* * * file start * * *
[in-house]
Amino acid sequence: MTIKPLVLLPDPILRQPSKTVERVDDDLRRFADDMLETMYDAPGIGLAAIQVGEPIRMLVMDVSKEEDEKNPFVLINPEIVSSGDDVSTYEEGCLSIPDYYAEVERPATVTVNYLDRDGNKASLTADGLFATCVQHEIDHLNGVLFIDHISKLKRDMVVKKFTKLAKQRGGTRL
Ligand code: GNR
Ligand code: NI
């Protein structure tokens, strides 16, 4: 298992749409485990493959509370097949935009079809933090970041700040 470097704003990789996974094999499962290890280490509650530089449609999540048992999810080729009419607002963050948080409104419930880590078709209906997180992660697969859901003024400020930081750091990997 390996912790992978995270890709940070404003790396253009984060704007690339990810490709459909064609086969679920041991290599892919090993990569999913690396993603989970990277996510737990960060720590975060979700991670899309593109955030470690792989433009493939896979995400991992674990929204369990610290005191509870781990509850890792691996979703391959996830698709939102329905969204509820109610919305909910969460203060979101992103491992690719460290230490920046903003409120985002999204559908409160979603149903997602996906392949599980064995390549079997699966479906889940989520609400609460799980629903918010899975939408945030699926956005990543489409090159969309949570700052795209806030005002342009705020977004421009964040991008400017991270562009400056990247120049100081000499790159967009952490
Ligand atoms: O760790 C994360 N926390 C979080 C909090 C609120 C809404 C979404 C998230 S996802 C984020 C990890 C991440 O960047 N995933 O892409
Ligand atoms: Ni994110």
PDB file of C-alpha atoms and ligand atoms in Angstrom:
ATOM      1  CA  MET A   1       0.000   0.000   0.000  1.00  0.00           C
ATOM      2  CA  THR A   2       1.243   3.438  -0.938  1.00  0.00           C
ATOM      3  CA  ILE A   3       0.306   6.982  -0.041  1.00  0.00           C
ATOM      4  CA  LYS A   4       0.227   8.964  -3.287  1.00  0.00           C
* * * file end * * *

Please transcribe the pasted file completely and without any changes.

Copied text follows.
[in-house]
Amino acid sequence: MTIKPLVLLPDPILRQPSKTVERVDDDLRRFADDMLETMYDAPGIGLAAIQVGEPIRMLVMDVSKEEDEKNPFVLINPEIVSSGDDVSTYEEGCLSIPDYYAEVERPATVTVNYLDRDGNKASLTADGLFATCVQHEIDHLNGVLFIDHISKLKRDMVVKKFTKLAKQRGGTRL
Ligand code: GNR
Ligand code: NI
């Protein structure tokens, strides 16, 4: 298992749409485990493959509370097949935009079809933090970041700040 470097704003990789996974094999499962290890280490509650530089449609999540048992999810080729009419607002963050948080409104419930880590078709209906997180992660697969859901003024400020930081750091990997 390996912790992978995270890709940070404003790396253009984060704007690339990810490709459909064609086969679920041991290599892919090993990569999913690396993603989970990277996510737990960060720590975060979700991670899309593109955030470690792989433009493939896979995400991992674990929204369990610290005191509870781990509850890792691996979703391959996830698709939102329905969204509820109610919305909910969460203060979101992103491992690719460290230490920046903003409120985002999204559908409160979603149903997602996906392949599980064995390549079997699966479906889940989520609400609460799980629903918010899975939408945030699926956005990543489409090159969309949570700052795209806030005002342009705020977004421009964040991008400017991270562009400056990247120049100081000499790159967009952490
Ligand atoms: O760790 C994360 N926390 C979080 C909090 C609120 C809404 C979404 C998230 S996802 C984020 C990890 C991440 O960047 N995933 O892409
Ligand atoms: Ni994110």
PDB file of C-alpha atoms and ligand atoms in Angstrom:
ATOM      1  CA  MET A   1       0.000   0.000   0.000  1.00  0.00           C
ATOM      2  CA  THR A   2       1.243   3.438  -0.938  1.00  0.00           C
ATOM      3  CA  ILE A   3       0.306   6.982  -0.041  1.00  0.00           C
ATOM      4  CA  LYS A   4       0.227   8.964  -3.287  1.00  0.00           C